LOS ANGELES A San Diego County school district was sued this week for allegedly violating the civil rights of a student who was suspended for wearing a T-shirt reading “Homosexuality is Shameful.”
A federal lawsuit filed June 2 against the Poway Unified School District says Tyler Chase Harper was suspended for expressing his “sincerely held religious beliefs” during and after an April 21 “Day of Silence.” During the national event, high school and college students remain silent to show support for homosexuals, bisexuals and trans-gender students.
The suit was filed in U.S. District Court in Los Angeles.
“Because it’s a legal matter, the district is unable to comment,” said Sharon Raffer, spokeswoman for the 32,000-student school district.
Harper, 16, of Poway, is a sophomore at Poway High School. According to the suit, he is a Christian who believes that “homosexual behavior is immoral, damaging to the practitioners and to human society in general, and is demonstrably contrary to the teachings of the Bible.”
According to the suit, on April 21 he wore a T-shirt hand-lettered with the words “I Will Not Accept What God Has Condemned” on the front, and on the back it read “Homosexuality is Shameful” and “Romans 1:27,” a reference to a Bible passage.
When he wore a similar shirt the next day, a classroom teacher told him that he was violating the school dress code and must remove the T-shirt or go to the office, according to the lawsuit.
The suit claims that the school’s assistant principal said the shirt violated the code because it had homemade printing and was “inflammatory,” and that the teenager was suspended by the principal when he refused to remove it.
The lawsuit also contends that a sheriff’s deputy whom it did not identify told the student that the shirt “could encourage uprising and violence against homosexuals” and that a school vice principal said he must “leave his faith in the car.”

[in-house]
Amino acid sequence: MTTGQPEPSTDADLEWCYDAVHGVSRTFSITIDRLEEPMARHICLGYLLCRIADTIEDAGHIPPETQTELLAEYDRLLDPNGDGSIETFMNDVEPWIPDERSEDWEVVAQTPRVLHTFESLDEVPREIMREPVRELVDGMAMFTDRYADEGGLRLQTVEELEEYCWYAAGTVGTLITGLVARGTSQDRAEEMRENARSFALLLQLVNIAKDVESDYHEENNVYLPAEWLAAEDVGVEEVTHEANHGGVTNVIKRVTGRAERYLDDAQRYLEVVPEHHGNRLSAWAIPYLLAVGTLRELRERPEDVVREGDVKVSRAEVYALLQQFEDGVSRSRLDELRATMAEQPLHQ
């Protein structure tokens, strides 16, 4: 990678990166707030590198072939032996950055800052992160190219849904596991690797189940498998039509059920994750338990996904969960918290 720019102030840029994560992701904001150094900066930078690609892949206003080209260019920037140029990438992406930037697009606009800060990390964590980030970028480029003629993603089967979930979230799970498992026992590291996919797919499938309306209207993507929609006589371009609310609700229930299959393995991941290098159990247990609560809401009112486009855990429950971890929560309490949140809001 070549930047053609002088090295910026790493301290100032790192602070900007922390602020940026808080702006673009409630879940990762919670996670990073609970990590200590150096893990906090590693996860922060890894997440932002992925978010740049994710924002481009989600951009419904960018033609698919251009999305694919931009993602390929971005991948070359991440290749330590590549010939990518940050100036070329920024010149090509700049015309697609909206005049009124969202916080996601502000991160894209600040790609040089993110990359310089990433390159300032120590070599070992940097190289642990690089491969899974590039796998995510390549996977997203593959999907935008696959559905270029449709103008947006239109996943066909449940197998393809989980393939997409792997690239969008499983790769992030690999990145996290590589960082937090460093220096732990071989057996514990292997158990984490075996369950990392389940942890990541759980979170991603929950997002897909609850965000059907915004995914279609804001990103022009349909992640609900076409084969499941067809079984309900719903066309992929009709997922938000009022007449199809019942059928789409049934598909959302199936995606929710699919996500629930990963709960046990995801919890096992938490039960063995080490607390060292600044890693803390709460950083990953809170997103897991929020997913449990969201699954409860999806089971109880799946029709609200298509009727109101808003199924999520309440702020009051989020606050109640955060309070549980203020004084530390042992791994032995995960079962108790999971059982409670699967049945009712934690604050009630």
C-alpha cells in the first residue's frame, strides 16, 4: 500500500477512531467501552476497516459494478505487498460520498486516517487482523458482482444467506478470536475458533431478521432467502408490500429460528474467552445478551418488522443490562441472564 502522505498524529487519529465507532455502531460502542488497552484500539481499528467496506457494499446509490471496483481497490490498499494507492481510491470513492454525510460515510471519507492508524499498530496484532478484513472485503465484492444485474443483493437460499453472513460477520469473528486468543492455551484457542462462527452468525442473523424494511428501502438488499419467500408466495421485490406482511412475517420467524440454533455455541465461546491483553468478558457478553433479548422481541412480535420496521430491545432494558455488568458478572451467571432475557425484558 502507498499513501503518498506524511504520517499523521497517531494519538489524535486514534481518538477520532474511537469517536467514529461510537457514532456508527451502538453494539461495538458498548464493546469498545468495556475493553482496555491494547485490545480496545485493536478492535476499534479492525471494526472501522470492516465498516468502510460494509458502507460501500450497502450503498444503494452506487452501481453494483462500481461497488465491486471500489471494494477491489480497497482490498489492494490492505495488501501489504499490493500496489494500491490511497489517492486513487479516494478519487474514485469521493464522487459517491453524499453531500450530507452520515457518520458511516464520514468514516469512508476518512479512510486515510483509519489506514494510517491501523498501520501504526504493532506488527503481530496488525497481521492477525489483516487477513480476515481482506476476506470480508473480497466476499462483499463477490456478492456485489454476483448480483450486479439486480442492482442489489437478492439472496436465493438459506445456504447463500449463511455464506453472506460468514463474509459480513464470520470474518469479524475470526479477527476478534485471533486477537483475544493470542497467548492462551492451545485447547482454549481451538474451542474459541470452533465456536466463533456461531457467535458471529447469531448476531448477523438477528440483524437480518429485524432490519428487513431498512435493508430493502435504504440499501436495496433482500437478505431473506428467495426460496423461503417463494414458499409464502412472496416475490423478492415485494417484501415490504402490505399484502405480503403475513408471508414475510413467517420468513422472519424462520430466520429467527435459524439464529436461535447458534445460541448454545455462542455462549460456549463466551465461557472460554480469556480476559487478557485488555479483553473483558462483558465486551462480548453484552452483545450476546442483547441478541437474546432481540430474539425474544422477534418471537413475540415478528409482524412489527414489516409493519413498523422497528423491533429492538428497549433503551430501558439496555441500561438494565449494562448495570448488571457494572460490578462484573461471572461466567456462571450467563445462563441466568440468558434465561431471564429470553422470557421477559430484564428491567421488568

According to the lawsuit, Poway High School’s student policy handbook states that the dress code forbids “violence or hate behavior, including derogatory connotations directed toward sexual identity.” It alleges the policy is too broad and vague.
The school district policy forbids expressions of “racial, ethnic, or religious prejudice” that might create a “clear and present danger” of unlawful acts or disruption of school operations, the suit said.
But the lawsuit argues that Harper’s messages did neither.
“When are public school officials going to learn they are not allowed to silence constitutionally protected student speech just because they disagree with the student?” said a statement by Robert Tyler, a lawyer with the Alliance Defense Fund, which filed the suit.
The group is asking the court to bar the district and school from “selectively banning religious expression” and to grant at least $25,000 in damages.
The Scottsdale, Ariz.-based defense fund provides funding, training and legal aid to lawyers and others to defend what it defines as “the legal battle for religious freedom, sanctity of life, and the preservation of marriage and the family.”
The suit, which names the district and high school and various officials as defendants, alleges violation of the student’s rights of freedom of speech, freedom of religion and equal protection of the law.